The Vancouver Police Department (VPD) in Vancouver, British Columbia has always been a leader in the field of law enforcement technology. As far back as 1979 when the VPD was the first in the world to put a computer (Motorola 9031) in a police vehicle. It was a project sponsored by Canada’s National Research Council (NRC). McDonald-Detwiler was the contractor. The back-end computer system was a PDP-11 minicomputer, quite popular at the time and built by Digital Equipment Corp. out of Maynard, MA. The data channel was in the 2 meter band, just below the ham band in the 143 MHz range on the department’s own private radio data network. It used FM for modulation, with FSK (frequency shift keying). The data rate was 9,600 bps. The encoding scheme purported to be “encrypted,” but it was really just a rudimentary “security through obscurity” approach. This allowed a connection to the Canadian Police Information Center (CPIC), Motor Vehicle Branch database, and limited access to the departments in-house records management system (RMS).
In 2001, the VPD, along with Port Moody Police Service and Richmond RCMP, rolled out the first phase of the Police Records Information Management Environment of British Columbia (PRIME BC). PRIME BC uses the Versaterm
Versadex Records Management System (RMS), Versadex Mobile Data Terminal (MDT), and Versadex Mobile Report Entry (MRE) to connect all the police in the province of BC through in-vehicle and desktop computers. The officers in the field complete their report and submit it wirelessly through cell-carrier data networks, and in less than 15 minutes, any police officer in the province of BC can read that report from inside their police vehicle. The system has truly revolutionized the way police officer’s in British Columbia use technology to share critical information in real time from their police vehicles.
Since the deployment of PRIME BC, crime analysts and follow-up investigators have always desired a system to take this critical RMS data and mine it for crime trends and intelligence. PRIME BC rules and governance forbid the mining of data direct from the main RMS server. There is a need to interpret past and current events and forecast future actions using an analytical process conducted in a methodical approach to prevent, detect, and disrupt crime. Why would we want to analyze this data? Simply to use the intelligence for informed decision making in guiding operational deployments. The early detection of crime trends leads to preventing crime from continuing as opposed to simply reacting to crime trends after they have occurred.
Special Constable Ryan Prox of the VPD’s Criminal Intelligence Section set out to do just that. In partnership with the analytical software vendor i2, he and VPD Database Administrator Jason Cheung and Systems Analyst Agata Lesicka came up with a solution now called Consolidated Records Intelligence Mining Environment (C.R.I.M.E.) , which has caught the eye of many in the law enforcement community. Prox, Cheung, and Lesicka decided that they needed a way to use technology to simplify the analytical process and eliminate manual tabulation or “binder analysis.” There were too many silos of information with Excel spreadsheets and access databases, none of which integrated with the Provinces PRIME (Versadex) database. There was a clear need to collect, collate, evaluate and analyze information in a timely manner with the greatest impetus being the overwhelming volumes of evidence and information.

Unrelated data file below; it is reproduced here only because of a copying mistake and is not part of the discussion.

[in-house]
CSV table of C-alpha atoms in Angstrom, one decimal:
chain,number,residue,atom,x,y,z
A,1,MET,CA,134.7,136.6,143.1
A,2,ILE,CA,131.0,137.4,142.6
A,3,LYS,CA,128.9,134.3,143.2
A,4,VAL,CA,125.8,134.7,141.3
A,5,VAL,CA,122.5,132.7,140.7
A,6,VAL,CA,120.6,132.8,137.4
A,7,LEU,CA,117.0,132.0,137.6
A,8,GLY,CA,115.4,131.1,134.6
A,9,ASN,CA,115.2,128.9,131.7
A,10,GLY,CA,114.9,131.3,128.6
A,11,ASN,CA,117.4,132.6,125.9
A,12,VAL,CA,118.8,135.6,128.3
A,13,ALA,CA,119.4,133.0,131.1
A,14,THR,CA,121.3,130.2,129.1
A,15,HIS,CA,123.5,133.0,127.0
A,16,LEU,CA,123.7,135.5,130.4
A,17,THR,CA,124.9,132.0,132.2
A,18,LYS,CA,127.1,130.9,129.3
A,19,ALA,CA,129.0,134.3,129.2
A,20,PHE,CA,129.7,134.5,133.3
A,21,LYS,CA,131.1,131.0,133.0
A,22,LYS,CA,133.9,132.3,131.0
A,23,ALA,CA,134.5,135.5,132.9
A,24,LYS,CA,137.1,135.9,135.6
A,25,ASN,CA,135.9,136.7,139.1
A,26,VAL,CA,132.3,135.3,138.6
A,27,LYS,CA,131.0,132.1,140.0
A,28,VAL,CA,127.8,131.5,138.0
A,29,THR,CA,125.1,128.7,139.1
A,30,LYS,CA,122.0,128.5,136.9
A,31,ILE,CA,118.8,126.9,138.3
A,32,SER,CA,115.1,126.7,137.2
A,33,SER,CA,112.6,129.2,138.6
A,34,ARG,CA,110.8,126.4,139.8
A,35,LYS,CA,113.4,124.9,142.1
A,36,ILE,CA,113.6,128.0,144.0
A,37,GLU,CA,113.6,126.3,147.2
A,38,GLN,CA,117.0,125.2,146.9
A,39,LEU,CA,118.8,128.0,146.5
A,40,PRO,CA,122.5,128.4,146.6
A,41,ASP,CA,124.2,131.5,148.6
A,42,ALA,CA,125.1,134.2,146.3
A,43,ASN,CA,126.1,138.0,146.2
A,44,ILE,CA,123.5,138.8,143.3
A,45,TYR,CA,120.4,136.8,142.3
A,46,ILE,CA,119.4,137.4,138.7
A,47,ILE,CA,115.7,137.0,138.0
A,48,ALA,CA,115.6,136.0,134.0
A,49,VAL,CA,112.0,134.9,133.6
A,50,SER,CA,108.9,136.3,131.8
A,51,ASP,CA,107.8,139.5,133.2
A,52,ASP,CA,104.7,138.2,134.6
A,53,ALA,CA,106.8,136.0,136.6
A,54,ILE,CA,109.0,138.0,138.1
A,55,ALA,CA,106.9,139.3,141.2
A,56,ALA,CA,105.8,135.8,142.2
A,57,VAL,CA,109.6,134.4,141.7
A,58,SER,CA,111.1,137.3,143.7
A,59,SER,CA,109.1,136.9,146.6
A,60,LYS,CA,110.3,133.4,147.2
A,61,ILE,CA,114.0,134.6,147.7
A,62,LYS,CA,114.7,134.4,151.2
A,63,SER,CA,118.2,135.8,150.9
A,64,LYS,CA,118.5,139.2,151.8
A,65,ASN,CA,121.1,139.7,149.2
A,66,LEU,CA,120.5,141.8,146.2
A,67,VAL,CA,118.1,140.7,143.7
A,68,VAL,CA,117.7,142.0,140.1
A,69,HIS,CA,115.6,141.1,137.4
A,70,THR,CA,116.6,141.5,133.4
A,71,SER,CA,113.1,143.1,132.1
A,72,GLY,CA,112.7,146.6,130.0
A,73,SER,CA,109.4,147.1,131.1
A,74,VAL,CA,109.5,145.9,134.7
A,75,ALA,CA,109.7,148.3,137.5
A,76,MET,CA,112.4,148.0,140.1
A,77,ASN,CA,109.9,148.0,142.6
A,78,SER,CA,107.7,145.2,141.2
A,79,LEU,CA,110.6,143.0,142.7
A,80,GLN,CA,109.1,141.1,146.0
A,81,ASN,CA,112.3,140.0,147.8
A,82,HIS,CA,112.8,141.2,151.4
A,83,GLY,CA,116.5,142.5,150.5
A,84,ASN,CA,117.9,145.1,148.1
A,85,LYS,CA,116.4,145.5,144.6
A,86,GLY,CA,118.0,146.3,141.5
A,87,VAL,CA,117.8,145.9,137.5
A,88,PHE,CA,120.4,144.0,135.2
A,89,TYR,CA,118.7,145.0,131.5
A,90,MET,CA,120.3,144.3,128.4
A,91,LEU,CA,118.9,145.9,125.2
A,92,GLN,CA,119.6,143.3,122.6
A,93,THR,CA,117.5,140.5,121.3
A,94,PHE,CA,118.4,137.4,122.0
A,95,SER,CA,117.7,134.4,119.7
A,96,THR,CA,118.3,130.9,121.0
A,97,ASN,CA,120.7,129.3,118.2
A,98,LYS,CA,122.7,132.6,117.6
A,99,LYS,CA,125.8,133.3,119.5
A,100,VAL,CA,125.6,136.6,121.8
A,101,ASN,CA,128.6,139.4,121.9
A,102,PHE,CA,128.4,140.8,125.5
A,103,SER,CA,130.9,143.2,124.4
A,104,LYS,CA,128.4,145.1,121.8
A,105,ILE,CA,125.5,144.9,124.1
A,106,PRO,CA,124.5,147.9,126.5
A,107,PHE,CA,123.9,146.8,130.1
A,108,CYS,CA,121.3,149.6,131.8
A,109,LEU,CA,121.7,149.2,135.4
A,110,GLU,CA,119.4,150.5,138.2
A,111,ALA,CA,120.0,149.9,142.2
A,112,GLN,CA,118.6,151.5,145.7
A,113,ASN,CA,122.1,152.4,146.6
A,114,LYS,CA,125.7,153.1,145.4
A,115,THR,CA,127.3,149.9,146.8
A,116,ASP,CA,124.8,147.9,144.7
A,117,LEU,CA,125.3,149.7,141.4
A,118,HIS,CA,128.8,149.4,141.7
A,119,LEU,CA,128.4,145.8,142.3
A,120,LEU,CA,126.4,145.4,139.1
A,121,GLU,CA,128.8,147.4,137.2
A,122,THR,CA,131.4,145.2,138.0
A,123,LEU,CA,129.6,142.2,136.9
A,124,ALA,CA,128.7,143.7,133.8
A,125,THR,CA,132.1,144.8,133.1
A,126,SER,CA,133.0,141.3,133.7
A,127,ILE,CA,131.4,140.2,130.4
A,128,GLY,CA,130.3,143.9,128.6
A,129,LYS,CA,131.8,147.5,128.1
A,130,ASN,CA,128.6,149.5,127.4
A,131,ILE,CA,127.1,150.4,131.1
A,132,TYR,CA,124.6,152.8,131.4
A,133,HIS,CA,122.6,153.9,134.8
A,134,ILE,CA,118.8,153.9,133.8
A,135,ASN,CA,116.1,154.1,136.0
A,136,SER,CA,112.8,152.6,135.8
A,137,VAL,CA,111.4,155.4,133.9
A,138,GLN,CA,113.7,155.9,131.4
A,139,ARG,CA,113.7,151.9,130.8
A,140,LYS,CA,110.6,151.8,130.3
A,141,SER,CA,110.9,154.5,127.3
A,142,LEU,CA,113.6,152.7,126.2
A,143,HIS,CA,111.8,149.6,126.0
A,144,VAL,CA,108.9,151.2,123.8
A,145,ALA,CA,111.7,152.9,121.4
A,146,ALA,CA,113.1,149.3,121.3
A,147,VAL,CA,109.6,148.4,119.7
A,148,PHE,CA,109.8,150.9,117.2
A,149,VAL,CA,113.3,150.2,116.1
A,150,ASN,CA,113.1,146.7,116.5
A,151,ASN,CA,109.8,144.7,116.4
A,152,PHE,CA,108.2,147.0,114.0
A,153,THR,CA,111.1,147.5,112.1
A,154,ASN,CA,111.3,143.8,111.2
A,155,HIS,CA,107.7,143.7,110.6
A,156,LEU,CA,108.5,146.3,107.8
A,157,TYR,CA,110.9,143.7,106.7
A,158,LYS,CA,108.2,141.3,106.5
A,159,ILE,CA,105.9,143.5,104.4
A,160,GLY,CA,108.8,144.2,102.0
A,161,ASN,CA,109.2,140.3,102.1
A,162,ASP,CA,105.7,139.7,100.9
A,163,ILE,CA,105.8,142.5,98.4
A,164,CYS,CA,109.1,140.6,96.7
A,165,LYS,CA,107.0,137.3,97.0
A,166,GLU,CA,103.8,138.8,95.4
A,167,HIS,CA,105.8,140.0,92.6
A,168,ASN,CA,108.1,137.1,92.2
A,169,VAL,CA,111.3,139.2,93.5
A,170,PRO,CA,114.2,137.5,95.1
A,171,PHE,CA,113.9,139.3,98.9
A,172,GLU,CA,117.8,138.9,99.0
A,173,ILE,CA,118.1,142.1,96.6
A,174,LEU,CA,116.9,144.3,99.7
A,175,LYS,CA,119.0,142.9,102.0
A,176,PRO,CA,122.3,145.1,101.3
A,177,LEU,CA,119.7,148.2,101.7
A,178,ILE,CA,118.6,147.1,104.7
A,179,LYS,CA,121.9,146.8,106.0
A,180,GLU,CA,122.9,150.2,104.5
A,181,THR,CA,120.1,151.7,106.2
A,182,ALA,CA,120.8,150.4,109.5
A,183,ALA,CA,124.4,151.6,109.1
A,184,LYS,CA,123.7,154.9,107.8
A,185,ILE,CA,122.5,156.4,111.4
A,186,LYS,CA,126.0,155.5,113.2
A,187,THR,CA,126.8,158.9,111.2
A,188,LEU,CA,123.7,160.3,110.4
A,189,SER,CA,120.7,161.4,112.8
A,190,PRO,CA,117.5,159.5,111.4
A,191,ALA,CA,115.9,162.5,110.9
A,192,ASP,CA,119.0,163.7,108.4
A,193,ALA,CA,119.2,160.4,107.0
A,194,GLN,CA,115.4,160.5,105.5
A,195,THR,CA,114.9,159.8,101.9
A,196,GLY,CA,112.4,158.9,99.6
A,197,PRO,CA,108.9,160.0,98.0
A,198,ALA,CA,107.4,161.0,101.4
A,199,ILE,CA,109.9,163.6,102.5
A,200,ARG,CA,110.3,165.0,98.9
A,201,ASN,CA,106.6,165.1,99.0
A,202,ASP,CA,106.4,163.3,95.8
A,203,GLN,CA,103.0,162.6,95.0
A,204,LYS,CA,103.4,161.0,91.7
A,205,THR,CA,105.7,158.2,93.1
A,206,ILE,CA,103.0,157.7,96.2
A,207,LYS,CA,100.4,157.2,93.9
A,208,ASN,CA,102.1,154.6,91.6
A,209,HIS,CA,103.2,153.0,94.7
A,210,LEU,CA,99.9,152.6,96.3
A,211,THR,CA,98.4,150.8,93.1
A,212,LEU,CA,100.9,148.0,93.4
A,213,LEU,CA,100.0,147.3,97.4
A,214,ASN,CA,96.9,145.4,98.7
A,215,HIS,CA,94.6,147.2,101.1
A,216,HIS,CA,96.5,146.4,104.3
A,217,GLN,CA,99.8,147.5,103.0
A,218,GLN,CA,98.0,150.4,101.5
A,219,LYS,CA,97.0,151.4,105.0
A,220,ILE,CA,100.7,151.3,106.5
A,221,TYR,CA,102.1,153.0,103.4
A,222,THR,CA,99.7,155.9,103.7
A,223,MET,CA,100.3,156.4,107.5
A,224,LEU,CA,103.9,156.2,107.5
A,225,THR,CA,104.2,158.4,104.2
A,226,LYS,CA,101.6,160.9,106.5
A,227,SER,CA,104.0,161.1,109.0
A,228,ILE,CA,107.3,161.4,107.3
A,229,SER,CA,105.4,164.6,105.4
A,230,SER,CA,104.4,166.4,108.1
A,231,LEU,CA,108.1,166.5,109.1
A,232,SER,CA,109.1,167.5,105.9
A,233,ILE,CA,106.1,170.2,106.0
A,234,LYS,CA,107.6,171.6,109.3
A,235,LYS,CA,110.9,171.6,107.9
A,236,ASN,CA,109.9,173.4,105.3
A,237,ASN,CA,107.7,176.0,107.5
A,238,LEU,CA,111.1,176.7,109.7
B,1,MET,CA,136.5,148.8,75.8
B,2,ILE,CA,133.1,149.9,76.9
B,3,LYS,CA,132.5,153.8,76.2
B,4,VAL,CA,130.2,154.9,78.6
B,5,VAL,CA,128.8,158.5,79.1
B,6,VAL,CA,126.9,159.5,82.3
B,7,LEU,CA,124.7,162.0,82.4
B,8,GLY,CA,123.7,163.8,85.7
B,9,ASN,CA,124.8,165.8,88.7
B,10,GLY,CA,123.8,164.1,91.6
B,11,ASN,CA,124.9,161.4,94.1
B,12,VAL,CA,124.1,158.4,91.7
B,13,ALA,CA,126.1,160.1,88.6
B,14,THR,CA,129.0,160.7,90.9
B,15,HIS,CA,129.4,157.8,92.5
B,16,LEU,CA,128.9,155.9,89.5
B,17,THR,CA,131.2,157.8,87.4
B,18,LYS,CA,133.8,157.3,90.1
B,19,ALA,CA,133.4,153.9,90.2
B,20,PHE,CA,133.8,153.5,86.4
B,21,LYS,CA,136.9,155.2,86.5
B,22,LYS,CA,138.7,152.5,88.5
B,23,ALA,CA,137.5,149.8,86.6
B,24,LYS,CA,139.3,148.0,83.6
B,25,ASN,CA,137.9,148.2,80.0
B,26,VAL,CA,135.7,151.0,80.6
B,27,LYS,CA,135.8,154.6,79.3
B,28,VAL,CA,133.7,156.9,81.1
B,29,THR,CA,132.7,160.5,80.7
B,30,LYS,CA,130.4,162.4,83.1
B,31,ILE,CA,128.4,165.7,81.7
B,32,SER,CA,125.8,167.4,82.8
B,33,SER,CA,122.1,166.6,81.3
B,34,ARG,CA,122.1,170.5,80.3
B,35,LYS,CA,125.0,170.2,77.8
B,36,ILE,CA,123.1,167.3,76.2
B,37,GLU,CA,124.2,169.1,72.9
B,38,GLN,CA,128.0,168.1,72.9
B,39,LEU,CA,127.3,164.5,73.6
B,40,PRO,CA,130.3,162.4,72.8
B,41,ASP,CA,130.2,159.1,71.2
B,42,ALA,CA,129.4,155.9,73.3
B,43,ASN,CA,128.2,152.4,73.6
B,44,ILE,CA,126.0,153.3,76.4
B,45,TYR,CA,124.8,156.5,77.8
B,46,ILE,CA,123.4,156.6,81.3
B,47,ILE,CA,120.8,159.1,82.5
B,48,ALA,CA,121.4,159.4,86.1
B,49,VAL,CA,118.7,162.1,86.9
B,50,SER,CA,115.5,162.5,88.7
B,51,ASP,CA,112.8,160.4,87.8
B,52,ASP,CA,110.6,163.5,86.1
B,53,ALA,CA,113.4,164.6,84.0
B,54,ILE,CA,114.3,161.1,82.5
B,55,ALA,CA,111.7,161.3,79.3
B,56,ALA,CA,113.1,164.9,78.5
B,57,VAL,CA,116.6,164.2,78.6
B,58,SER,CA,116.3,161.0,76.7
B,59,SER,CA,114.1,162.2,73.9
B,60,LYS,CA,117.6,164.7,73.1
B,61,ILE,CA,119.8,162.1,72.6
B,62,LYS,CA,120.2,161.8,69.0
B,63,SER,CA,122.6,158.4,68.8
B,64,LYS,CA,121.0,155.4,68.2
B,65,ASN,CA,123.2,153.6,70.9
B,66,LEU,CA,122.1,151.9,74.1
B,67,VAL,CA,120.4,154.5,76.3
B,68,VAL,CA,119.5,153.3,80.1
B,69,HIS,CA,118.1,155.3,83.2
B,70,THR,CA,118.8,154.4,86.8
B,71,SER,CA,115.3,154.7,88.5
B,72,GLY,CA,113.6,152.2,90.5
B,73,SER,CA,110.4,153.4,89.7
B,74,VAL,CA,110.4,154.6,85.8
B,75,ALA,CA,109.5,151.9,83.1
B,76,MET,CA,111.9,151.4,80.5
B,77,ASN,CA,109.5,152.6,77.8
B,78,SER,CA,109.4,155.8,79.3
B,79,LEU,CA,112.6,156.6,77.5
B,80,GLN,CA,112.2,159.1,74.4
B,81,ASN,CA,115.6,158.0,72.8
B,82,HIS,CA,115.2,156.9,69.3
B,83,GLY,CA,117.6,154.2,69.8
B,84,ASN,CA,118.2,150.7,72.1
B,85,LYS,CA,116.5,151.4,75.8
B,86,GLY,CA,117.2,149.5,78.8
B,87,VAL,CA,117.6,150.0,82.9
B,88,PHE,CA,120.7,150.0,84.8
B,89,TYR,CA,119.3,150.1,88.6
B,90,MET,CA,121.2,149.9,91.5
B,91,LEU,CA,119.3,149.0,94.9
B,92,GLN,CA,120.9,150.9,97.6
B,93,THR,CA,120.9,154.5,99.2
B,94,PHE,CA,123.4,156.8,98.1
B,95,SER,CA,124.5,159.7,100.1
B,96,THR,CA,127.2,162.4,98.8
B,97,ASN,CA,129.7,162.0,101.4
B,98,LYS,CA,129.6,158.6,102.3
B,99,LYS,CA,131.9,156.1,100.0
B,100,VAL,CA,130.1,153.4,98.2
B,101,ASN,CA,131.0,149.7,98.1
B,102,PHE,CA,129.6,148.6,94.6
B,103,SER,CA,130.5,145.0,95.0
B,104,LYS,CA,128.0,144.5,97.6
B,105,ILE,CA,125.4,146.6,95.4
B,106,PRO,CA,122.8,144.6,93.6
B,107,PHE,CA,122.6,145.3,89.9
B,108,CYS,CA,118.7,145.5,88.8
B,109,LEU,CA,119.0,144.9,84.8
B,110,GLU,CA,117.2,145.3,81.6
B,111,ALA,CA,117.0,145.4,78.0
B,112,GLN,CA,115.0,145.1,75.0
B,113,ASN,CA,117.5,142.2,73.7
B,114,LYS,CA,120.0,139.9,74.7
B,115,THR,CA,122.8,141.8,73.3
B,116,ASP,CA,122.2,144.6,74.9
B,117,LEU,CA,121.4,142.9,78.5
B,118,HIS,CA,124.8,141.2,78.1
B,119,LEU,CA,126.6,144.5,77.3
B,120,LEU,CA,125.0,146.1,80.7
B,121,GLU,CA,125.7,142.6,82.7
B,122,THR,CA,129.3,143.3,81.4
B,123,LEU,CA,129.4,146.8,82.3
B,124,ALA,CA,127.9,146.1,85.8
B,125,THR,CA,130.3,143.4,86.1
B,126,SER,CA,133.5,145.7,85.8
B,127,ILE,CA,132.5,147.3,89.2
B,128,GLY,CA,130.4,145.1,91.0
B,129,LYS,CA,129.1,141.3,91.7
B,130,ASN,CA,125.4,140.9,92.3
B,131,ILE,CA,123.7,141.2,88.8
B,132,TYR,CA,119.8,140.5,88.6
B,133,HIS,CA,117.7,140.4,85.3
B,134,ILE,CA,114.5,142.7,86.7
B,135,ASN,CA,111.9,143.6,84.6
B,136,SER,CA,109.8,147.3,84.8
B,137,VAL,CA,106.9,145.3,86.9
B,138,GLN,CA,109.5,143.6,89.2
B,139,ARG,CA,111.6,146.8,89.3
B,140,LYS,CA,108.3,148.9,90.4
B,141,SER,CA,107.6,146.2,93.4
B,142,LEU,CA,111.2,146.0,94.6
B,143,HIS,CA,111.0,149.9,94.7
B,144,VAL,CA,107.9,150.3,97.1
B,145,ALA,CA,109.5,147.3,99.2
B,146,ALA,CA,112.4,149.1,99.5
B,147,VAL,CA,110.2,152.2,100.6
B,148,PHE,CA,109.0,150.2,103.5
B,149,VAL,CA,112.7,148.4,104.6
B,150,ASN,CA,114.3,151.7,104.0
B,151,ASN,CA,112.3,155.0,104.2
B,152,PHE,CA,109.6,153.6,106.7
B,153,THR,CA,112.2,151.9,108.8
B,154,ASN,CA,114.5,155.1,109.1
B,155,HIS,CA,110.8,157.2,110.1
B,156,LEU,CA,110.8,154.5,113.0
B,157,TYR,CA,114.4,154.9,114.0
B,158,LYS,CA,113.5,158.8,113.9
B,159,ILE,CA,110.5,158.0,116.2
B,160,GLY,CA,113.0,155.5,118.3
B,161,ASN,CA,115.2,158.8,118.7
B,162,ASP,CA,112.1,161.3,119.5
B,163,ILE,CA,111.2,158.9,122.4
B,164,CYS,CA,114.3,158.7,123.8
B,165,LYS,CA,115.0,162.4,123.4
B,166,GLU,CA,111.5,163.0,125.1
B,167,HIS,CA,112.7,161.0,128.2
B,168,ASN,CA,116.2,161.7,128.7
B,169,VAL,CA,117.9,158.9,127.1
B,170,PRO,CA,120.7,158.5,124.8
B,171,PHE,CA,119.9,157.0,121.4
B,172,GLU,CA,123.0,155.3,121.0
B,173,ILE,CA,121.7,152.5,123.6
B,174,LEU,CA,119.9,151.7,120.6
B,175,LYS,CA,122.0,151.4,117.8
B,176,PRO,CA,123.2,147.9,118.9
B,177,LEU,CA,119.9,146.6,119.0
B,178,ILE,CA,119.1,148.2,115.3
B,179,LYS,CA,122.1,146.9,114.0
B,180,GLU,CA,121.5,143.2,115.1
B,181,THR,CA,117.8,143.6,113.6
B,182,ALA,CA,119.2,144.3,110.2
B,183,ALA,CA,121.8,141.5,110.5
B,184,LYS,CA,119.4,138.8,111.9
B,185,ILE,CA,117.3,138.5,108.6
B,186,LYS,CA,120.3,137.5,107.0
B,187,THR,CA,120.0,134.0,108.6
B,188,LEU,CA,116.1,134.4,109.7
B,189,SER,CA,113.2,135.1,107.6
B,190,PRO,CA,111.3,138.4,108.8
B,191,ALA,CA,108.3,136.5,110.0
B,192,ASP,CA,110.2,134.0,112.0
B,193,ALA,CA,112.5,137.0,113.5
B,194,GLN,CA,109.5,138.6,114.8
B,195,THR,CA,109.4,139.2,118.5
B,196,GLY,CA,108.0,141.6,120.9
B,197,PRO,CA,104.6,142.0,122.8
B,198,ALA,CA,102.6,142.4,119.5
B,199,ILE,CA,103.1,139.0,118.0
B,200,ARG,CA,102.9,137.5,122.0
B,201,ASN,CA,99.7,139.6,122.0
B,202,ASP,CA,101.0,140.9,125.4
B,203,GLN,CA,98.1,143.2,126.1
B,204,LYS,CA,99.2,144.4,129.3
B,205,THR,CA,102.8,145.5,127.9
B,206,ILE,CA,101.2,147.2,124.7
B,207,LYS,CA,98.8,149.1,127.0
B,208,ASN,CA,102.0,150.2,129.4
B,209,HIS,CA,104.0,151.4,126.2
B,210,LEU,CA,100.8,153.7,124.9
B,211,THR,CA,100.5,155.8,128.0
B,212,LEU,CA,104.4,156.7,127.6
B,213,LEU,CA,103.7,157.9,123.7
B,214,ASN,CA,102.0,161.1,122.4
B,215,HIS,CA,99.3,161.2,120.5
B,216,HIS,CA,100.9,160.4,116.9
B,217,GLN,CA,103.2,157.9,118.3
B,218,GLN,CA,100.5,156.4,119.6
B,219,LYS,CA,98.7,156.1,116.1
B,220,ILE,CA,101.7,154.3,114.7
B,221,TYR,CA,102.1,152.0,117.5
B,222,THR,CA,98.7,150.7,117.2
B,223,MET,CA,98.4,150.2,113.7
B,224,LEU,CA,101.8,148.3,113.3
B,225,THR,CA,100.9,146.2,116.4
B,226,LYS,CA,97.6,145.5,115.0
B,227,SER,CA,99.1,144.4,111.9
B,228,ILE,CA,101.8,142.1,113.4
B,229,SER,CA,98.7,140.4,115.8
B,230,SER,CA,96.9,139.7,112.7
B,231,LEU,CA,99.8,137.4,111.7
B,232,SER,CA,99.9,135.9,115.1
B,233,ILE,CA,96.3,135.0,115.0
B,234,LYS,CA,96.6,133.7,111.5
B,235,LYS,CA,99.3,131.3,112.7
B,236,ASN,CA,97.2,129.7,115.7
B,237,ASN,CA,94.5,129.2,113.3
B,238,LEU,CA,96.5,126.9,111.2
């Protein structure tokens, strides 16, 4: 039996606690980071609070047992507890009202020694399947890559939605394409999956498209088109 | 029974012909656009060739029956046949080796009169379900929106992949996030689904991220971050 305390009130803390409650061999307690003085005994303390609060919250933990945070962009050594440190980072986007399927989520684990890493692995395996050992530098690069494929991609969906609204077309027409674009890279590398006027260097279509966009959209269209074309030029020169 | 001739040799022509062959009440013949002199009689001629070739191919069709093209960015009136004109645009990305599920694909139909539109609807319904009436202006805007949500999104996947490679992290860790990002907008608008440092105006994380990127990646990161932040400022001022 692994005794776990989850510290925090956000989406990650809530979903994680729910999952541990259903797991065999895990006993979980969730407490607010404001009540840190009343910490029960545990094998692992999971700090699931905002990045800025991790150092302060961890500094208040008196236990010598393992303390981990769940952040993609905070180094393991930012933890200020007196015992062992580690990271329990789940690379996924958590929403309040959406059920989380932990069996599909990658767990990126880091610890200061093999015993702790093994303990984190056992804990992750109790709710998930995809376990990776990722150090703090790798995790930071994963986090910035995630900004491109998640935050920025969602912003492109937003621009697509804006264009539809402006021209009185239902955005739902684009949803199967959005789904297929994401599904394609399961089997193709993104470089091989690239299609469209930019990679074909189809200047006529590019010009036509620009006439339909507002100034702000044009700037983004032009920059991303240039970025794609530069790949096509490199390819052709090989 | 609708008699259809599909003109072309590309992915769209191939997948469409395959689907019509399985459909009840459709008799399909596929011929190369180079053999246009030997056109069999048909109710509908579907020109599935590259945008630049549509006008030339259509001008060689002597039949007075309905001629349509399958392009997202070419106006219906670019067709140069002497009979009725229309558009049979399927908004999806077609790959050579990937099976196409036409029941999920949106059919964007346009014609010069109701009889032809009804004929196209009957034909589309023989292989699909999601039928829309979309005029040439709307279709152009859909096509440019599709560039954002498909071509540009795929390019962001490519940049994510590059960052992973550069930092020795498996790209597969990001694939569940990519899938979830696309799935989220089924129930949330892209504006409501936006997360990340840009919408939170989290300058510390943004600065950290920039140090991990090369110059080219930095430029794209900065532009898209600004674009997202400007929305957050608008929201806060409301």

They decided to implement a process that uses consistent methodology. They established an infrastructure that supports data collection from PRIME BC to the fullest extent that allows both tactical and strategic analysis. The three-year project’s goal was to streamline its intelligence and crime-analysis capability to best practices standards.
The first phase of the project saw the transfer of all criminal intelligence files from its obsolete SIUSS database to PRIME BC. To address security requirements for highly sensitive organized crime investigations, these files were both privatized and made invisible. They were viewable by only those with a need to know.
On completion of the records transfer to PRIME BC, the VPD worked in partnership with a quasi-government agency, Emergency Communications for Southwest British Columbia (E-Comm). In this partnership, Cheung developed a Data-Mart extract process that captured both police investigation details and dispatch data in an internal SQL database. The building of the data extract and transfer process was the product of extensive consultation with diverse sections throughout the police department to ensure a variety of research, analysis and investigative needs were met. The final extract contained a wide range of fields necessary for each area of the department to function in a more integrated and efficient manner.
The final phase of the project saw the rollout of an analysis product that integrated with the existing organizational infrastructure while enhancing its operational, tactical and strategic analysis capability. After considerable consultation and research of domestic and international police agencies, those regarded as following best practices in the field of analysis, the software suite i2 Analyst Workstation was selected.
i2 is the industry leader in visual investigative analysis software for law enforcement, intelligence services, military and insurance companies. The integrated software suite provides a means to query data from disparate sources and perform sophisticated analysis to identify relationships and associations between suspects, witness, vehicles and events.